Neil Turner's Blog

Blogging about technology and randomness since 2002

Lowering bandwidth usage with TTL in RSS

It’s been a while since I last had a tutorial up here, so here’s a new one about the <ttl> tag in RSS 2.0. It’s an optional element that gives to the ‘time to live’ time, in minutes, for the channel in question. It might not sound that interesting, but if you have a very popular RSS feed, it may save you a bit of cash on bandwidth costs.

To quote from the official RSS 2.0 spec:

<ttl> is an optional sub-element of <channel>.

ttl stands for time to live. It’s a number of minutes that indicates how long a channel can be cached before refreshing from the source. This makes it possible for RSS sources to be managed by a file-sharing network such as Gnutella.

Example: <ttl>60</ttl>

Is that gibberish to you? It didn’t mean much to me until I did some further investigation. If a user has a newsreader that understands the <ttl> tag, then that newsreader should not let the user poll your feed more often than the time limit you specify. The example given above is ’60’, meaning that a compliant newsreader should only poll your site every 60 minutes, or less frequently (say 120 minutes). If you don’t blog frequently, then by setting this to 180 or 240 (3 and 4 hours respectively), then you may well save on bandwidth usage from people using compliant software.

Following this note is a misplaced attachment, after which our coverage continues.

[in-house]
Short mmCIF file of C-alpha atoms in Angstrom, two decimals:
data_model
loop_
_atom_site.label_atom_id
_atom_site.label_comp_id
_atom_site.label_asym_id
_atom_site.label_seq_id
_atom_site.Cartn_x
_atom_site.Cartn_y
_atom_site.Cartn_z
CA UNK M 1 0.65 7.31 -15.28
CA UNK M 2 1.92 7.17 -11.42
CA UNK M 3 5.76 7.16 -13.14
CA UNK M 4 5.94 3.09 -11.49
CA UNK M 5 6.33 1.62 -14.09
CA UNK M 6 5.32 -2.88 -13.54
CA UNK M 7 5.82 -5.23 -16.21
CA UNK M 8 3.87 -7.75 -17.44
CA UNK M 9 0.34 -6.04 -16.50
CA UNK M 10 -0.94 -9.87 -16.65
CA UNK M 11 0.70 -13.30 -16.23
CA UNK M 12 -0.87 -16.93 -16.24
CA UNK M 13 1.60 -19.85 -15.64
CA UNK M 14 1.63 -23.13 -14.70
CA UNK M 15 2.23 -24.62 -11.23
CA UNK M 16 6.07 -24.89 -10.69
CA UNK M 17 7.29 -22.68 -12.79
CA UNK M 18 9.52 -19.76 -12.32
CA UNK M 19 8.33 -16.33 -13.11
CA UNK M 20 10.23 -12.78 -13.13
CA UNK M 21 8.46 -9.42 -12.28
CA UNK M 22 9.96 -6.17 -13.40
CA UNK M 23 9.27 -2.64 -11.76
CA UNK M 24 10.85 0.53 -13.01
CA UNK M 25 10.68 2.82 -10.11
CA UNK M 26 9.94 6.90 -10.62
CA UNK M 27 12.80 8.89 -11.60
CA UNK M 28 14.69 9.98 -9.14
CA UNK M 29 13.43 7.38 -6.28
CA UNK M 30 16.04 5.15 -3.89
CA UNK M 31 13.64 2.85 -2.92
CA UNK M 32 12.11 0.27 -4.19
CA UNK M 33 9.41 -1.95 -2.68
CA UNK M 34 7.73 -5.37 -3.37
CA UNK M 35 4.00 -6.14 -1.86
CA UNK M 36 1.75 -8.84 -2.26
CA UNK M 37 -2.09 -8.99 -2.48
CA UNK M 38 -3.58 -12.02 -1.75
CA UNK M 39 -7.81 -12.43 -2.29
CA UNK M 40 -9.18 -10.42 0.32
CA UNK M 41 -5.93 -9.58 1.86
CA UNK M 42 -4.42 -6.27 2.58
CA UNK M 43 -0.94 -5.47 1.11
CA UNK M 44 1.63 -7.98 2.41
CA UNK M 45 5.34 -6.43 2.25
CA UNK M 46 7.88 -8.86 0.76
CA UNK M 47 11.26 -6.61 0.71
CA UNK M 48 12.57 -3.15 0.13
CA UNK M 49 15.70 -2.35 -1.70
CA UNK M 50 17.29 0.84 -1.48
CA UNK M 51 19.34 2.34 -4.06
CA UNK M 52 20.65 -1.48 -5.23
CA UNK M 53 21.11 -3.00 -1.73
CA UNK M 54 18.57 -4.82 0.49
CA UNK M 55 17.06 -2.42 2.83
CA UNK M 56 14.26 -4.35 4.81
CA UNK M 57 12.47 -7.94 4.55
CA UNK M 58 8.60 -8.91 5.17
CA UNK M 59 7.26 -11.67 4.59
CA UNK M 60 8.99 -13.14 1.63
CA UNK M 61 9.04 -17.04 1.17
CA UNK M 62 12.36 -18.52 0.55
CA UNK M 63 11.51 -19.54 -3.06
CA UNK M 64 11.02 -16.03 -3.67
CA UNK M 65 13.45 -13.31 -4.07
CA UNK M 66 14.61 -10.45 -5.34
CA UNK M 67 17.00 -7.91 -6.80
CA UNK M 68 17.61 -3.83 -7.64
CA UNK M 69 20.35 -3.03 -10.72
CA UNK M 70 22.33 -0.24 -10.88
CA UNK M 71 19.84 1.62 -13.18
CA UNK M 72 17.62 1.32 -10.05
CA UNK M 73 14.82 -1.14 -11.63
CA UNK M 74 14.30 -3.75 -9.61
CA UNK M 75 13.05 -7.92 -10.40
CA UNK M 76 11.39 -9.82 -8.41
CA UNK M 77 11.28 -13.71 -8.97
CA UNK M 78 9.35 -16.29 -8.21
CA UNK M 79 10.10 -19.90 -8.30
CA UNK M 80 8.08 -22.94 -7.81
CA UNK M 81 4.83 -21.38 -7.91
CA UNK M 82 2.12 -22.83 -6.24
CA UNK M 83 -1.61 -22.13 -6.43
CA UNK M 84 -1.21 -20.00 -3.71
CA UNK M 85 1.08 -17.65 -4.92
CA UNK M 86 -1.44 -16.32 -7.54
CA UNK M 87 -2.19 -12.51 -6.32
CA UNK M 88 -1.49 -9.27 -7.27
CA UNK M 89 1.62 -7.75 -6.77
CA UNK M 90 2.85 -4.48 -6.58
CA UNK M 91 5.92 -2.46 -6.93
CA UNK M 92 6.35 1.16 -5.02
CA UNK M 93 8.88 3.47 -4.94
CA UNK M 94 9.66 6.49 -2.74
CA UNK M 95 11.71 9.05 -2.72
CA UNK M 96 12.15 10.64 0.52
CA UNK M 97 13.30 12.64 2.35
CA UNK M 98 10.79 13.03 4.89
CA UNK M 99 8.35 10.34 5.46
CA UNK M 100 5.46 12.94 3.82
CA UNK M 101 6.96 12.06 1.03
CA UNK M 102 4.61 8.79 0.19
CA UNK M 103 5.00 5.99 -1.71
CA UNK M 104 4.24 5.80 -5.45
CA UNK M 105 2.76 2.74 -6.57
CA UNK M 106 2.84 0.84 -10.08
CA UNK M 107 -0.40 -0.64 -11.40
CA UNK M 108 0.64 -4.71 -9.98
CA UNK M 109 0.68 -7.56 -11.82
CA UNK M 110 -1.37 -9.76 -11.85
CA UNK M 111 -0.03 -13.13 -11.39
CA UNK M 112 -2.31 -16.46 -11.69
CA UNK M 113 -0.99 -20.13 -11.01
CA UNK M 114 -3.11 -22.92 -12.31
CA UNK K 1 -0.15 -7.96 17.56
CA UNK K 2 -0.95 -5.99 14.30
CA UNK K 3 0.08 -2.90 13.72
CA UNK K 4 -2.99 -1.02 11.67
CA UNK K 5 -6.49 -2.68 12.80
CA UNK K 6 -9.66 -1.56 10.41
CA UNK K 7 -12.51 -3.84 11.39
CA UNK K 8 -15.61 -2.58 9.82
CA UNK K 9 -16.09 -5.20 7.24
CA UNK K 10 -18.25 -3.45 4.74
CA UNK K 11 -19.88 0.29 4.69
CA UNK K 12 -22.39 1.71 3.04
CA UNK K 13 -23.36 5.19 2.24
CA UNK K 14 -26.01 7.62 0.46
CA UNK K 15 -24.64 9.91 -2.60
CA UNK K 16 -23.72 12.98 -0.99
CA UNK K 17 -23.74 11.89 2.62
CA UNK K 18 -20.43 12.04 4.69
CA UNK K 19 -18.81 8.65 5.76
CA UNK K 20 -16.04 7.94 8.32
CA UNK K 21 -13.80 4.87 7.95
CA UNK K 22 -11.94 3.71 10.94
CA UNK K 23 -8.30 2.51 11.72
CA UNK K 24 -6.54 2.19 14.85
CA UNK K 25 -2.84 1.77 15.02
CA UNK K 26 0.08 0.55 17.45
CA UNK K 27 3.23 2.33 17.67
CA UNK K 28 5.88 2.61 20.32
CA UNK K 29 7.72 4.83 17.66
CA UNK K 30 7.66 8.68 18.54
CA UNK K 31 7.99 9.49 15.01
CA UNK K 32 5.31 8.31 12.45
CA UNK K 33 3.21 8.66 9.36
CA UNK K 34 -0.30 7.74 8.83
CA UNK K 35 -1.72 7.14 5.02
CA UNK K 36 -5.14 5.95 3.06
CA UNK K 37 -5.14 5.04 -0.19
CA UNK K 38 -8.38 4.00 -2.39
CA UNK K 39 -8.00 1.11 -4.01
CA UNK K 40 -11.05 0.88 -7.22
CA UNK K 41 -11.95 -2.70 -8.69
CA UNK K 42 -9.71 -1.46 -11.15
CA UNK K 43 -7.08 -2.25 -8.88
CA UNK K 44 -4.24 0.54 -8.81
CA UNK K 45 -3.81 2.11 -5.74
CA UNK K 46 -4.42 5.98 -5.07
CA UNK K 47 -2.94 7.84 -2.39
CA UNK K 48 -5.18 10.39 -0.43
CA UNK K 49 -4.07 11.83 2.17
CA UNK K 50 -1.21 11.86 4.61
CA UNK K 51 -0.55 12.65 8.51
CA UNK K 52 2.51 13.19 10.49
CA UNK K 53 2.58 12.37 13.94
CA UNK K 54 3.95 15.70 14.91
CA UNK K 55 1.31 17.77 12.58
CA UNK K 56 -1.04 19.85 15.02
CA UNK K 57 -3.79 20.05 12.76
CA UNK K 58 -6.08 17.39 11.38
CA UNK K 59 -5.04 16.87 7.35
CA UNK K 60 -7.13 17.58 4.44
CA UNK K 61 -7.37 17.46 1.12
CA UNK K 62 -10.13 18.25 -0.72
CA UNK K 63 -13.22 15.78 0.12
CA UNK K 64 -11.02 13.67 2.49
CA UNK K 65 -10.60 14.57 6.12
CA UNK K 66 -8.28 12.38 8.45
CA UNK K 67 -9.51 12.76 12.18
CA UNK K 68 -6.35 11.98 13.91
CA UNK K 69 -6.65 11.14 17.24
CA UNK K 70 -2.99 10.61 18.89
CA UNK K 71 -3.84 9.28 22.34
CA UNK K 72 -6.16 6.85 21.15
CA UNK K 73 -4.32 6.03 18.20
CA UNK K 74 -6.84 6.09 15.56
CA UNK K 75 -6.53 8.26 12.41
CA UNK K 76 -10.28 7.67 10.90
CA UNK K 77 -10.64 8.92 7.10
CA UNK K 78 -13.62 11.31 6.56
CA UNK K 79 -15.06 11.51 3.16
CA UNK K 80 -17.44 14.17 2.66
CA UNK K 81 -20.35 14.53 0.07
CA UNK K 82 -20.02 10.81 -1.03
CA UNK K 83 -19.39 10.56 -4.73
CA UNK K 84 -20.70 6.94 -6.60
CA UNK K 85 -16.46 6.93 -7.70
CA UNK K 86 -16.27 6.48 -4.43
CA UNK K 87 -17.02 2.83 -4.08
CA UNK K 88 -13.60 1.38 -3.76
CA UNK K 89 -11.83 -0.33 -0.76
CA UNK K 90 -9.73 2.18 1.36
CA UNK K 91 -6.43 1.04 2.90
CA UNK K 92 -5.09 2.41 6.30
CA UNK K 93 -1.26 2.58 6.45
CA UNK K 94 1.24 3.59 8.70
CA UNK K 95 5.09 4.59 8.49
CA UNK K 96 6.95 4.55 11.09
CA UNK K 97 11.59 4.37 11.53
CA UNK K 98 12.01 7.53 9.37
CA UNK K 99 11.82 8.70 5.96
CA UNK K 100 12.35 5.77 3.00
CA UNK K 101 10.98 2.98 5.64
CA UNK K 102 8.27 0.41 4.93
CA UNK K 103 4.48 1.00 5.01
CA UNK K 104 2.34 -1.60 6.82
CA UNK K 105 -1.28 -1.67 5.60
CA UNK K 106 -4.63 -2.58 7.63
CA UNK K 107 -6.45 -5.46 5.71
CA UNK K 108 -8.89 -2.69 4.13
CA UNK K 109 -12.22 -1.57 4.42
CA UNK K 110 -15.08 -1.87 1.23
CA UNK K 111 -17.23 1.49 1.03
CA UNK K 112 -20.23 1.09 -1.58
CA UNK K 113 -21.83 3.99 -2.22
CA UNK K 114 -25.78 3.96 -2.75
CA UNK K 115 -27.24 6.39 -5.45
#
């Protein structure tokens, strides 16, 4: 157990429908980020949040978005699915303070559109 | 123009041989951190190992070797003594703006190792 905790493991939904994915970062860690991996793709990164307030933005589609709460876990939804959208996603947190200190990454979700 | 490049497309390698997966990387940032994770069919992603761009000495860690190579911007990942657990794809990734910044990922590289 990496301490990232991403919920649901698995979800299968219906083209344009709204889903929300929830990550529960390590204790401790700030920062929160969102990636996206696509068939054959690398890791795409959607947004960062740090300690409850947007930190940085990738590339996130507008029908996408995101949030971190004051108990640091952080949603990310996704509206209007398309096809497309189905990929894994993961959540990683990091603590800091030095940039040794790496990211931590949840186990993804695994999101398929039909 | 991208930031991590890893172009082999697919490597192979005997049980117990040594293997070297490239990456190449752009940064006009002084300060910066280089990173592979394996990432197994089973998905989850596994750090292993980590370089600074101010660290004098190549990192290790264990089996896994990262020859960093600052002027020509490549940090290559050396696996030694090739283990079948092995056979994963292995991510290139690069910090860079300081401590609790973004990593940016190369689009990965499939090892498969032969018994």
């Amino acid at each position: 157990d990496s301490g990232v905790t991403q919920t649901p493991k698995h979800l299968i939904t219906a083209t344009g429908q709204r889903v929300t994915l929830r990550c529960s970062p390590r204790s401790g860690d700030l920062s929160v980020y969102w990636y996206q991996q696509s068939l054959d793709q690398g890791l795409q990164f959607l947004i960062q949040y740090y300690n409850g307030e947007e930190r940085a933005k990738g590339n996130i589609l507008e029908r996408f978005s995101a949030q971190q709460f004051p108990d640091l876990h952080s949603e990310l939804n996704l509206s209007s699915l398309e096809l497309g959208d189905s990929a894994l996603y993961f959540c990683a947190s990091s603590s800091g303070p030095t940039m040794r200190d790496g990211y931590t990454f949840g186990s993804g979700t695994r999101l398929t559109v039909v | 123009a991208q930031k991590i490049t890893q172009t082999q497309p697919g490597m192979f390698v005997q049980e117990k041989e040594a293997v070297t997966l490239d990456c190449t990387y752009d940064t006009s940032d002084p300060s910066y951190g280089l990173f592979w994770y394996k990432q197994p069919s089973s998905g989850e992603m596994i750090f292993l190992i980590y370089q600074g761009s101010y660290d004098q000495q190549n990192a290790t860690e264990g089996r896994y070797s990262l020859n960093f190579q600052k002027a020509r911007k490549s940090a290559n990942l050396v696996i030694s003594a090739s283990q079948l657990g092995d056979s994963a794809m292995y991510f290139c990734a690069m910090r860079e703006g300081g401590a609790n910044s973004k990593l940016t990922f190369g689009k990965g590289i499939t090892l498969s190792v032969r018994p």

I’ve set the tag on my own feed to 180 minutes, since (at least at the moment) I’m only posting one or two entries per day – while that still allows a newsreader to poll it 8 times in a day it’s certainly better than have it polled every 15 minutes. Of course, a good web server will return an HTTP 304 ‘Not modified’ response if the file hasn’t changed, but still, if many of your readers use newsreader software, you might just make your bandwidth usage go that bit further.

As for newsclients which support this, I know that FeedDemon supports the TTL tag, though I’m not sure about others.

3 Comments

  1. Saving Bandwidth with RSS

    From Neil’s World, “it’s an optional element that gives to the ‘time to live,’ in minutes, for the channel in question. It might not sound that interesting, but if you have a very popular RSS feed, it may save you a bit of cash on bandwidth costs.”

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